• Say what was said. When the speaker stops, ask for permission to repeat back what was heard.  Follow with an opening phrase such as: What I heard you say is:…” and then say back what you heard, word-for-word.  When done, ask for confirmation that you heard correctly.

Continue reading How a new executive earns respect by listening until s/he can be heard.

Introducing Manage to Lead: Seven Truths to Help You Change the World as an interactive digital workbook.

Many intelliven.com blog posts are based on the slides and lecture notes from a masters class in Organization Development called Organization Analysis and Strategy offered at American University and taught by Peter DiGiammarino.  These posts and other material from class, including:

  • Work problems,
  • Templates,
  • Graphics,
  • Slide shows, and
  • Assessments

are available  from Amazon as a softcover workbook or from iTunes as an iBook titled Manage to Lead: Seven Truths to Help You Change the World.

Selected intelliven.com blog content is now available as a workbook from Amazon or as an iBook from iTunes.

Whether one wants to change personal habits, implement a new information system, improve a business process, get team members to work together, increase a community’s appreciation for diversity, or even to topple a monarchy, taking seven actions driven by seven disarmingly simple truths will individually and collectively help achieve the goal.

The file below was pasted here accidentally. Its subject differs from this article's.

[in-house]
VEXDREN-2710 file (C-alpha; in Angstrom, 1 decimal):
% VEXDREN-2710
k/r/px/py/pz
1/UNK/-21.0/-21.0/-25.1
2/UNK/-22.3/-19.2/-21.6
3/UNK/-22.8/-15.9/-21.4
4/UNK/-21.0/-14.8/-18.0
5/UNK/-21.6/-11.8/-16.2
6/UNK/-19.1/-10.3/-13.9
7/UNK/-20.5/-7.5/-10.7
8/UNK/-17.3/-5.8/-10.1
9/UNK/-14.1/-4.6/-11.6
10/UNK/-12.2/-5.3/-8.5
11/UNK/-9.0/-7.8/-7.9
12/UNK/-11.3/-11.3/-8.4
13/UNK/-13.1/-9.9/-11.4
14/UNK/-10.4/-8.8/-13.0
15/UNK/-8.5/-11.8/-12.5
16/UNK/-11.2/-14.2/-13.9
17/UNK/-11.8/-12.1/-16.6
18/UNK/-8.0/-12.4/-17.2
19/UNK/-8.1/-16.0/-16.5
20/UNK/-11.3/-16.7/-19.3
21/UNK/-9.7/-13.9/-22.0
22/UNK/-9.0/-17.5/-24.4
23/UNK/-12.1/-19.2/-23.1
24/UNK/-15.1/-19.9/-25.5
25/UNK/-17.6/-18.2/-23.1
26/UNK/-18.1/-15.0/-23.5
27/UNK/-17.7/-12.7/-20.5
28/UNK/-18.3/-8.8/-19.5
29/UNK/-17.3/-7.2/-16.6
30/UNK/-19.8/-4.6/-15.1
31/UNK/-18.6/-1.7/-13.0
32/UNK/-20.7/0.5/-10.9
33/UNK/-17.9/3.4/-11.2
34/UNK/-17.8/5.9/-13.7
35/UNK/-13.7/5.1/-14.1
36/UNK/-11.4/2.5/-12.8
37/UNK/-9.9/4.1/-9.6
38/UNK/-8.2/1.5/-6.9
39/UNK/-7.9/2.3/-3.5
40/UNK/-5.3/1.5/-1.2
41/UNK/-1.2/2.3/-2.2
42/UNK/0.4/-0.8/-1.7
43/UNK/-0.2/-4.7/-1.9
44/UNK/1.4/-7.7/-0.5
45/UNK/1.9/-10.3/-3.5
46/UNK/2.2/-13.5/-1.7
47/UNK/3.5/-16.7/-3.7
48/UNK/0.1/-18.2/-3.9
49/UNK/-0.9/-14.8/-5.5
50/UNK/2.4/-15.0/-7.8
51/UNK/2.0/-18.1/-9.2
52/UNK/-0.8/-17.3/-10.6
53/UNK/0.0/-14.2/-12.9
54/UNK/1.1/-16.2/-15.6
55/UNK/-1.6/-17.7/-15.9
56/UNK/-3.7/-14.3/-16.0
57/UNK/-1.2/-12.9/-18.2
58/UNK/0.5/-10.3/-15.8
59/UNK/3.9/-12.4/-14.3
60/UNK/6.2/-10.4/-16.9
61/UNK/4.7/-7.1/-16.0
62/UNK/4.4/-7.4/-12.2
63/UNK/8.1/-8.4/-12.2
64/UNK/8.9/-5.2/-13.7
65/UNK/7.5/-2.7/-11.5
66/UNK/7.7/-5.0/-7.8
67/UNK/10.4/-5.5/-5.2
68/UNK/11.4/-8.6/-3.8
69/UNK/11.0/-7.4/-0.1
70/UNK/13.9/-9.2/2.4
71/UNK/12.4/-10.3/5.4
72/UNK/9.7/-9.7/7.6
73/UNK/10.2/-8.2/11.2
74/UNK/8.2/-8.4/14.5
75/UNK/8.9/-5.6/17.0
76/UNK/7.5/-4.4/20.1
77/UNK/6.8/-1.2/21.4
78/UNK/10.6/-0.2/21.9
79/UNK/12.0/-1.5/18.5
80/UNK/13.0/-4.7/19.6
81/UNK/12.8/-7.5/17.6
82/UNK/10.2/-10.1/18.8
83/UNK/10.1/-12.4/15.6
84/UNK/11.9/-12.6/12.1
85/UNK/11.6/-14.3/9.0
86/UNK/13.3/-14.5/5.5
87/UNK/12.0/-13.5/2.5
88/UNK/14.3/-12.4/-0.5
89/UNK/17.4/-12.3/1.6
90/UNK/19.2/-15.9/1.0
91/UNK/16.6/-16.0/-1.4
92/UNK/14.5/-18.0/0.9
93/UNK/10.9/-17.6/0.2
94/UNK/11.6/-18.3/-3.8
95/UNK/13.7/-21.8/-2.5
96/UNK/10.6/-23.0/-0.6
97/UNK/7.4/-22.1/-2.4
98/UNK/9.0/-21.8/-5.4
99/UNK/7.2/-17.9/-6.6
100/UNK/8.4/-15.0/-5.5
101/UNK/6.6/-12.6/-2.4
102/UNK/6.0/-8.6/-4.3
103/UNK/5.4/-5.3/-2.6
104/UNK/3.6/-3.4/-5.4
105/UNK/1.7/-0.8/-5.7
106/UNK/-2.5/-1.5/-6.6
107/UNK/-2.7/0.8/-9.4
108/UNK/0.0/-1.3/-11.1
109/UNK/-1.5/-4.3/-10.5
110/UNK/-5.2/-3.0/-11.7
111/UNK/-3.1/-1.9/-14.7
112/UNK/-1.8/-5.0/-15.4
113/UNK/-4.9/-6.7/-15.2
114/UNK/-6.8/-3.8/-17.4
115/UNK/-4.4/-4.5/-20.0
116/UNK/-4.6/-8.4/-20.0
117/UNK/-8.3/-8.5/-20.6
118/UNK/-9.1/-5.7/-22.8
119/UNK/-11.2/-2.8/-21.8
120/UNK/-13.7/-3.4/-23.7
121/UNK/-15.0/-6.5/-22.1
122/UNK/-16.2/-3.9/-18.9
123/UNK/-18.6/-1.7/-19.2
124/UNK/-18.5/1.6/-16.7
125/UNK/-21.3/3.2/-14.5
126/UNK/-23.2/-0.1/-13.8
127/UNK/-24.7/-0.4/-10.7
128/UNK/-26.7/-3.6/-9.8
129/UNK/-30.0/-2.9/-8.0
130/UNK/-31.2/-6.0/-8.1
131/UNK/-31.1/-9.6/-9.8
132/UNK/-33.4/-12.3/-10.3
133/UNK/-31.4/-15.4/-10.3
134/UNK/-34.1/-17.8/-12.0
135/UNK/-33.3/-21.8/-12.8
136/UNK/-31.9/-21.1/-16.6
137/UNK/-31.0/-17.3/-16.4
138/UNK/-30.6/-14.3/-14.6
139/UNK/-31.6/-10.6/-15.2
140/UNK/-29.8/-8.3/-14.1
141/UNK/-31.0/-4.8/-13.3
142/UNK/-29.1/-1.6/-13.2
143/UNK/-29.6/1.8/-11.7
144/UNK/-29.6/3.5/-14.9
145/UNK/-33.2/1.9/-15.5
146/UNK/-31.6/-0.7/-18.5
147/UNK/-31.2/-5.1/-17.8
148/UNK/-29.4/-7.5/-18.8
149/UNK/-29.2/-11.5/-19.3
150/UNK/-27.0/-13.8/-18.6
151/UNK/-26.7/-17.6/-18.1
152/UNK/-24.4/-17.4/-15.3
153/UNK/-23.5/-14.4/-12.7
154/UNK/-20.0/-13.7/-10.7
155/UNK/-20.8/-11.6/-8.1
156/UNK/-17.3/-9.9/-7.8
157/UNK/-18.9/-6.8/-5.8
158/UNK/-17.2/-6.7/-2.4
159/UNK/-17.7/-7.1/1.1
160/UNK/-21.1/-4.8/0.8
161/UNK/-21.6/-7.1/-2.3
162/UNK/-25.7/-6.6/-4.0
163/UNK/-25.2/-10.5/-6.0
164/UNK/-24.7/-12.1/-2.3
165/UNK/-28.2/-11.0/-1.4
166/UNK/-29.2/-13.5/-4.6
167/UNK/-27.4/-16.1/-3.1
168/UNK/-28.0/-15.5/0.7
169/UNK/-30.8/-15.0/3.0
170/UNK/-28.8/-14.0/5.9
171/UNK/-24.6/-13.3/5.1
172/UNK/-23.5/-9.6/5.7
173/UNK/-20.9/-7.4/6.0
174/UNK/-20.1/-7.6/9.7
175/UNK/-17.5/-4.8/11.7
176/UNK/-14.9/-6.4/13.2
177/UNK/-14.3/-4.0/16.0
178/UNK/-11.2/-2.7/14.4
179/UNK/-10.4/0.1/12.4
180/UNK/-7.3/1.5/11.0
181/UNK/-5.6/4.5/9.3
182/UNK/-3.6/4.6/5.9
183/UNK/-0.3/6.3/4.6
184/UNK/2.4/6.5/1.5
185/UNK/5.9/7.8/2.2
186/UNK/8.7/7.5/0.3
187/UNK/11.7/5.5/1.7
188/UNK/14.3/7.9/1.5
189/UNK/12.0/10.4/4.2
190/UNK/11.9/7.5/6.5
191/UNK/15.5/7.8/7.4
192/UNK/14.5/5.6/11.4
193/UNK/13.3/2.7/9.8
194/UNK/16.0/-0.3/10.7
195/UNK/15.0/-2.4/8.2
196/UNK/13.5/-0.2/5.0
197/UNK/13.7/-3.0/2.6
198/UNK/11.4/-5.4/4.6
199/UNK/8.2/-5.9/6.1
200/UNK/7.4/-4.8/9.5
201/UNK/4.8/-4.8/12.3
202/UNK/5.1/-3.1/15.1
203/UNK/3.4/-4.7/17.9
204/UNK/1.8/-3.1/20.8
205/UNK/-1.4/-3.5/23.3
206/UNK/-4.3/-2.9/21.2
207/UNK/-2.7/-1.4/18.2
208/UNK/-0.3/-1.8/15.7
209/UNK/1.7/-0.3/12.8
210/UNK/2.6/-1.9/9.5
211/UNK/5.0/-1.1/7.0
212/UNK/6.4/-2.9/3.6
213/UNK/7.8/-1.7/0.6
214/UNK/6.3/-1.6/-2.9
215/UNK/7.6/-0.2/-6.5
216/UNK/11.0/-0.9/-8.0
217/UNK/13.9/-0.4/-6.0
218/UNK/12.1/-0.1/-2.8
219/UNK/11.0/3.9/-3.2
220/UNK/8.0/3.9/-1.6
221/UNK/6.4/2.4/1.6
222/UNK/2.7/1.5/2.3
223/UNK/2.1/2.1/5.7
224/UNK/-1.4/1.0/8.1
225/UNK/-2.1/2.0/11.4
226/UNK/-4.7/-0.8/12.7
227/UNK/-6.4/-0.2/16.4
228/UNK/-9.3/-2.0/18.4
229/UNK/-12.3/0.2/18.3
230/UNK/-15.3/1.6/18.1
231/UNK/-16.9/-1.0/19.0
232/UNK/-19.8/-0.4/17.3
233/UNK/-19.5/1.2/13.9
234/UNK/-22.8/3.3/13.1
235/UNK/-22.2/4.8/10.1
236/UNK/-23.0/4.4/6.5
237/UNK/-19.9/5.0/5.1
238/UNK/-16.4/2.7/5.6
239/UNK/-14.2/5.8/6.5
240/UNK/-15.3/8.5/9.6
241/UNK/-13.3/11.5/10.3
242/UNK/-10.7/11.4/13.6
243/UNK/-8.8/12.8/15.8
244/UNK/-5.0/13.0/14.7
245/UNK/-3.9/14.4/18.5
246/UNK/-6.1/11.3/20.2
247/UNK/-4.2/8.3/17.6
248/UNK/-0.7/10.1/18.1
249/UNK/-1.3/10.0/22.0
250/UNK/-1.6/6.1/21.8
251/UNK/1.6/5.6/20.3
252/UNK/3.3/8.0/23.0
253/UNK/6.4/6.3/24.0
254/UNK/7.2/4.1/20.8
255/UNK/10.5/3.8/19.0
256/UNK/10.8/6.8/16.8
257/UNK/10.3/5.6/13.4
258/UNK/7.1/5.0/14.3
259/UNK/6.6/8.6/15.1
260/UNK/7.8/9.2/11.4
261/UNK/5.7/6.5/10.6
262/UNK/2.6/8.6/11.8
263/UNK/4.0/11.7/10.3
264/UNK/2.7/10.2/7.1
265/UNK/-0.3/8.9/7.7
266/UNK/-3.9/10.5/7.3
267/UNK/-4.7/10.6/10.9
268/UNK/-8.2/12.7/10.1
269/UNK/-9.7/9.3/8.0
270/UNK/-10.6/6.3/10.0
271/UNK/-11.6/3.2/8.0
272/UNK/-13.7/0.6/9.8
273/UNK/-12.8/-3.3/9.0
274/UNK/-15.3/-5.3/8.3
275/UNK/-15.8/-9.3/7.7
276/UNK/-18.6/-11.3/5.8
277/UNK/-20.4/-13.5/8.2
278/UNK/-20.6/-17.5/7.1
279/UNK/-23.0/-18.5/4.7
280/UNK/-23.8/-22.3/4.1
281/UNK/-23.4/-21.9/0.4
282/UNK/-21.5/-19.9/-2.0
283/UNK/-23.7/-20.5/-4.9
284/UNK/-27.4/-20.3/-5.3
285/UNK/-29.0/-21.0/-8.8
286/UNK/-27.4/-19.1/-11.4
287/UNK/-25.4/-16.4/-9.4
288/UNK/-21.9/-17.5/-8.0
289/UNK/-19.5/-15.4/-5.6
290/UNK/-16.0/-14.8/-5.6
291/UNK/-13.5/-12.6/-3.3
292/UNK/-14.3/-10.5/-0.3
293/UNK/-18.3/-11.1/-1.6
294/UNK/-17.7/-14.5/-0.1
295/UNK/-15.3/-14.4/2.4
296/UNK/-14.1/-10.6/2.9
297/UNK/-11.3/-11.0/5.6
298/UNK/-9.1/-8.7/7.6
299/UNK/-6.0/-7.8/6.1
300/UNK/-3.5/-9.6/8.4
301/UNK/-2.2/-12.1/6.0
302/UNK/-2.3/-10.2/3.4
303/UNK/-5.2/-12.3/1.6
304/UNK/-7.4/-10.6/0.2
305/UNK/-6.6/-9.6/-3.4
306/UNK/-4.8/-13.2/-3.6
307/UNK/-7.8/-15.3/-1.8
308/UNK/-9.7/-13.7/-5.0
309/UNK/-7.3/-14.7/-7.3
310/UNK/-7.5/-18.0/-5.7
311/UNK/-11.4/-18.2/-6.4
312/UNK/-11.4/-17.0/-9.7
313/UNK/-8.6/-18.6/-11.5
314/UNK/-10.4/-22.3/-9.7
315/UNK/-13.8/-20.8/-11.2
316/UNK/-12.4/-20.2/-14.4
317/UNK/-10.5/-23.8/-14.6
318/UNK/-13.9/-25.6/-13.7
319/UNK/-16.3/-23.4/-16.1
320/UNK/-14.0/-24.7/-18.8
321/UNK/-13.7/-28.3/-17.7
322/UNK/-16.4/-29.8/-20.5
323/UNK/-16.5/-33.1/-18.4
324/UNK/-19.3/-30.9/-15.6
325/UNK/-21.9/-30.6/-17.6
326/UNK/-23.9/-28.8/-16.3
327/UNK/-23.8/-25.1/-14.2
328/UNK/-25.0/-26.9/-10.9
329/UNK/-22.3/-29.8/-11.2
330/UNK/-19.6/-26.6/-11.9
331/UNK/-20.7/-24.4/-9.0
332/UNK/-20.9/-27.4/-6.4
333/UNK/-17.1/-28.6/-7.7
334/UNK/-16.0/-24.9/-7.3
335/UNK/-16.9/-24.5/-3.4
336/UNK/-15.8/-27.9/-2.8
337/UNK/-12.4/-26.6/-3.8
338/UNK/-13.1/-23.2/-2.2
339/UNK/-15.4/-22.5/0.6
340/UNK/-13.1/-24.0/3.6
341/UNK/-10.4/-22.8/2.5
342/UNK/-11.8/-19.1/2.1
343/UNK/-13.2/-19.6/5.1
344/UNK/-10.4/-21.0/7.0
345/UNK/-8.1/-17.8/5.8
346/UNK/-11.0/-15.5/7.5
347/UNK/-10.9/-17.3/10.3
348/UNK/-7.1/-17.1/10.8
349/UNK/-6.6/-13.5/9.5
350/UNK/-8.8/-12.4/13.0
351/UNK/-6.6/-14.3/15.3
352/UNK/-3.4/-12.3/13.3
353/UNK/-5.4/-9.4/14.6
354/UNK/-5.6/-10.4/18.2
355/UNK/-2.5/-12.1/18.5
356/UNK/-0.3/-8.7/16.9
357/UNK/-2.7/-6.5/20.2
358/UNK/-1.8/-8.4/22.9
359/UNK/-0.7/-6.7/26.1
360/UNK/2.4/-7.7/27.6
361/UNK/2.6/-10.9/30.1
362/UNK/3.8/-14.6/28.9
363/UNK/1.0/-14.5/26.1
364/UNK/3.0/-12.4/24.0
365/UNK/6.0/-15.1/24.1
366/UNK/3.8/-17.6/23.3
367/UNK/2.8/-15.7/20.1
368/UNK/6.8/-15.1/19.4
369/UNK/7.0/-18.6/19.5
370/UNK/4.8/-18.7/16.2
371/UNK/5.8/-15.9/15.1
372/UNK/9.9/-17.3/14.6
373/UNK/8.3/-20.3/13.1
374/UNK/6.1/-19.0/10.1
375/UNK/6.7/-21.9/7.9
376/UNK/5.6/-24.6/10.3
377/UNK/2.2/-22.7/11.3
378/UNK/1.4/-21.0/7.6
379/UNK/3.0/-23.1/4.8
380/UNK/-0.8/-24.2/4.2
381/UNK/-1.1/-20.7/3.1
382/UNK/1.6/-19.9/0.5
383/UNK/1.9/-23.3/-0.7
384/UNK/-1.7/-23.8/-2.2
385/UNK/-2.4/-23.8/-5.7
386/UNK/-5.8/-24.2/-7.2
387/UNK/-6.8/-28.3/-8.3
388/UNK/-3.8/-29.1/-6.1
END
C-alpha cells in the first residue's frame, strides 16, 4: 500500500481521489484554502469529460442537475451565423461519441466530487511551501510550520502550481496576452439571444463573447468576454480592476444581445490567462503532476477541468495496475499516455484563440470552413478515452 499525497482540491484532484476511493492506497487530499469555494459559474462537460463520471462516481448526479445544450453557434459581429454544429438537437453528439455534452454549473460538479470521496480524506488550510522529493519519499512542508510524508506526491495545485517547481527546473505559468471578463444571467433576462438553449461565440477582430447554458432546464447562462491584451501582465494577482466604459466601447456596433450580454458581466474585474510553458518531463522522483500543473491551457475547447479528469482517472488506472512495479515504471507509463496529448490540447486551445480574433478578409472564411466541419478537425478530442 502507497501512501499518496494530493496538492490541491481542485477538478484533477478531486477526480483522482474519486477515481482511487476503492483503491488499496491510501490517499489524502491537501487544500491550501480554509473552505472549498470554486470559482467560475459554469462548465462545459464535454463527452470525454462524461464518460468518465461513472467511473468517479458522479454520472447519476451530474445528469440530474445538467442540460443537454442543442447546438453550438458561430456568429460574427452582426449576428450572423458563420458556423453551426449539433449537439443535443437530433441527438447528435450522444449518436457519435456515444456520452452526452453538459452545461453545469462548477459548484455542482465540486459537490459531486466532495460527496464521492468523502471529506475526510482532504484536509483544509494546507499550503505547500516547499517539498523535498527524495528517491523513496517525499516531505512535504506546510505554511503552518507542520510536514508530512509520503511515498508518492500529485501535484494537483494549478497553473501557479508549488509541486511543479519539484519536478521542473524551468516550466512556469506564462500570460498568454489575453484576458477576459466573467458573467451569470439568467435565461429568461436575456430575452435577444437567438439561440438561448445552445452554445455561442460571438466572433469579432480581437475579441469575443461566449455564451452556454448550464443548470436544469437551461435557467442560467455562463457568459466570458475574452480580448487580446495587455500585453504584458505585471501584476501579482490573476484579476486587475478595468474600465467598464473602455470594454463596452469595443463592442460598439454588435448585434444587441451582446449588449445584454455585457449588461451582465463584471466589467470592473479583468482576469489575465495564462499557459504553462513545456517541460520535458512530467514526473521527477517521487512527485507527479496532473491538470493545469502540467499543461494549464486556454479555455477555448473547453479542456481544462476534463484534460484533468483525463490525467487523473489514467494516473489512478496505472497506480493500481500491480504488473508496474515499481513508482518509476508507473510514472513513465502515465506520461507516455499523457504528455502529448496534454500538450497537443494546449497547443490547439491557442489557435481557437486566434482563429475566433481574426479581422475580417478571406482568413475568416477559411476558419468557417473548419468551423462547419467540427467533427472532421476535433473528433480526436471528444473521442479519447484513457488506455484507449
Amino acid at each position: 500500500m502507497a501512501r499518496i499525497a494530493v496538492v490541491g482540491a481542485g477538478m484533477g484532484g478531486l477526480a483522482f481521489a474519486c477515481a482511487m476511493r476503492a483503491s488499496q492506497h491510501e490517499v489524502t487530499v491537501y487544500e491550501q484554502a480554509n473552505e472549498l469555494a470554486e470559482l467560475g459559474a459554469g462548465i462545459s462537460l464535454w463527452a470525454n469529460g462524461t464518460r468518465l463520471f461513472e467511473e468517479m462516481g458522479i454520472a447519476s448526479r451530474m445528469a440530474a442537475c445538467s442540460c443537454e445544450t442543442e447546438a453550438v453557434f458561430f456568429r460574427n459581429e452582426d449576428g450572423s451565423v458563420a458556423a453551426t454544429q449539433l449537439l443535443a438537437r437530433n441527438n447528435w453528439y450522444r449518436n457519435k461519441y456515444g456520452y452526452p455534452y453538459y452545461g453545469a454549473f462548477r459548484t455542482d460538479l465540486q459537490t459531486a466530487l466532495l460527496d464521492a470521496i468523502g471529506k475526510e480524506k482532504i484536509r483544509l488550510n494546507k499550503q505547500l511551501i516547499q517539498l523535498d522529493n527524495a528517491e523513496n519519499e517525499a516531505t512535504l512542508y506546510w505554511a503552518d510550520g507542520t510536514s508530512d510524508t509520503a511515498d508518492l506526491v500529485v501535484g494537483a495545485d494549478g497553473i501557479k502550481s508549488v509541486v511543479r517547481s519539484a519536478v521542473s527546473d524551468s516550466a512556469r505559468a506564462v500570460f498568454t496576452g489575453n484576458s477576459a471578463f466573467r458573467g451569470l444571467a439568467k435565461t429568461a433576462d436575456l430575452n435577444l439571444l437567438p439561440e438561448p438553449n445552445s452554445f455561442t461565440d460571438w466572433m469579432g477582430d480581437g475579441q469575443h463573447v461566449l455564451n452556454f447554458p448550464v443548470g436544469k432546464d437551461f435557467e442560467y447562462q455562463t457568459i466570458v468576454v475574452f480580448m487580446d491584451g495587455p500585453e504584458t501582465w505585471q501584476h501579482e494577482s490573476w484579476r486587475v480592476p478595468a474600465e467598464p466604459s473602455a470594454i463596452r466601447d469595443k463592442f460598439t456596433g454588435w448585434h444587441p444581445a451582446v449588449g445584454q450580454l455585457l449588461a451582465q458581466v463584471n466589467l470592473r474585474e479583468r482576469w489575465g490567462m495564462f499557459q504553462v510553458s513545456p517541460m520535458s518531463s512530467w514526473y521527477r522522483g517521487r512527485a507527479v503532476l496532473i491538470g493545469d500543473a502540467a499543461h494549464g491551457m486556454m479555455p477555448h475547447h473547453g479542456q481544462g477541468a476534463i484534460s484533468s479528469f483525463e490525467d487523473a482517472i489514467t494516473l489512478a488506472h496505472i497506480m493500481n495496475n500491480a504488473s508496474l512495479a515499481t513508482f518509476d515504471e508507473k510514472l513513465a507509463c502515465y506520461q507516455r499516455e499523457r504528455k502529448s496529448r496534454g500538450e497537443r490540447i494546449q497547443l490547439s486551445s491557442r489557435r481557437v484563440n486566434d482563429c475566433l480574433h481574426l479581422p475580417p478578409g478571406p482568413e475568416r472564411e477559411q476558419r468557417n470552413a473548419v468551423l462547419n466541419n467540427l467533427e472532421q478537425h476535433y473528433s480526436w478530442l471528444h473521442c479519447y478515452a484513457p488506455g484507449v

Manage to Lead presents a framework to describe and assess any organization. It also provides a structured approach to plan and implement next steps for an organization as it strives for long-term growth and performance.

Readers are invited to select a familiar organization on which to apply the tools and templates introduced throughout the workbook. Exercises in each chapter produce essential elements for the organization’s annual strategic plan and lay the groundwork for implementing that plan.

Readers can package the key elements from Organization Exercises to form a strategic plan that communicates how the organization sees itself and where it is headed. At the end of the year leaders can compare actual results with what was described in the strategic plan to study what happened, why what happened was different than plan, what is to be learned from that, and what to do differently going forward as a result.

Repeat the process over several years and compare actual to planned results year-to-year to see the organization mature, perform, and grow to its full potential.